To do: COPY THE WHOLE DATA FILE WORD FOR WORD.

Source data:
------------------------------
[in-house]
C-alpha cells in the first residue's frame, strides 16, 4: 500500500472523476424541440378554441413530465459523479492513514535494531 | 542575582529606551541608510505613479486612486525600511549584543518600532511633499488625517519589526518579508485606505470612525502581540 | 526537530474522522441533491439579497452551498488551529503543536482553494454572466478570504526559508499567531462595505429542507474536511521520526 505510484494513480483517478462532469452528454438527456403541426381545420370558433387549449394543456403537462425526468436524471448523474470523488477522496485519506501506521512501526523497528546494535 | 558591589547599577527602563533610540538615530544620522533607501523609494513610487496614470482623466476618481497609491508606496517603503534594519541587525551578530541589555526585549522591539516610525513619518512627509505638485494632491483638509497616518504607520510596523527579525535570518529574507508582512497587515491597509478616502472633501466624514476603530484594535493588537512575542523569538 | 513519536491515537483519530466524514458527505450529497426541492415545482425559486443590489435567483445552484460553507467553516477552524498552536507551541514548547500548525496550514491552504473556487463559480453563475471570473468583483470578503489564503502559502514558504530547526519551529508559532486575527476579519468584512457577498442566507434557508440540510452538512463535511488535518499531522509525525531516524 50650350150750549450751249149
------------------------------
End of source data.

[in-house]
C-alpha cells in the first residue's frame, strides 16, 4: 500500500472523476424541440378554441413530465459523479492513514535494531 | 542575582529606551541608510505613479486612486525600511549584543518600532511633499488625517519589526518579508485606505470612525502581540 | 526537530474522522441533491439579497452551498488551529503543536482553494454572466478570504526559508499567531462595505429542507474536511521520526 505510484494513480483517478462532469452528454438527456403541426381545420370558433387549449394543456403537462425526468436524471448523474470523488477522496485519506501506521512501526523497528546494535 | 558591589547599577527602563533610540538615530544620522533607501523609494513610487496614470482623466476618481497609491508606496517603503534594519541587525551578530541589555526585549522591539516610525513619518512627509505638485494632491483638509497616518504607520510596523527579525535570518529574507508582512497587515491597509478616502472633501466624514476603530484594535493588537512575542523569538 | 513519536491515537483519530466524514458527505450529497426541492415545482425559486443590489435567483445552484460553507467553516477552524498552536507551541514548547500548525496550514491552504473556487463559480453563475471570473468583483470578503489564503502559502514558504530547526519551529508559532486575527476579519468584512457577498442566507434557508440540510452538512463535511488535518499531522509525525531516524 50650350150750549450751249149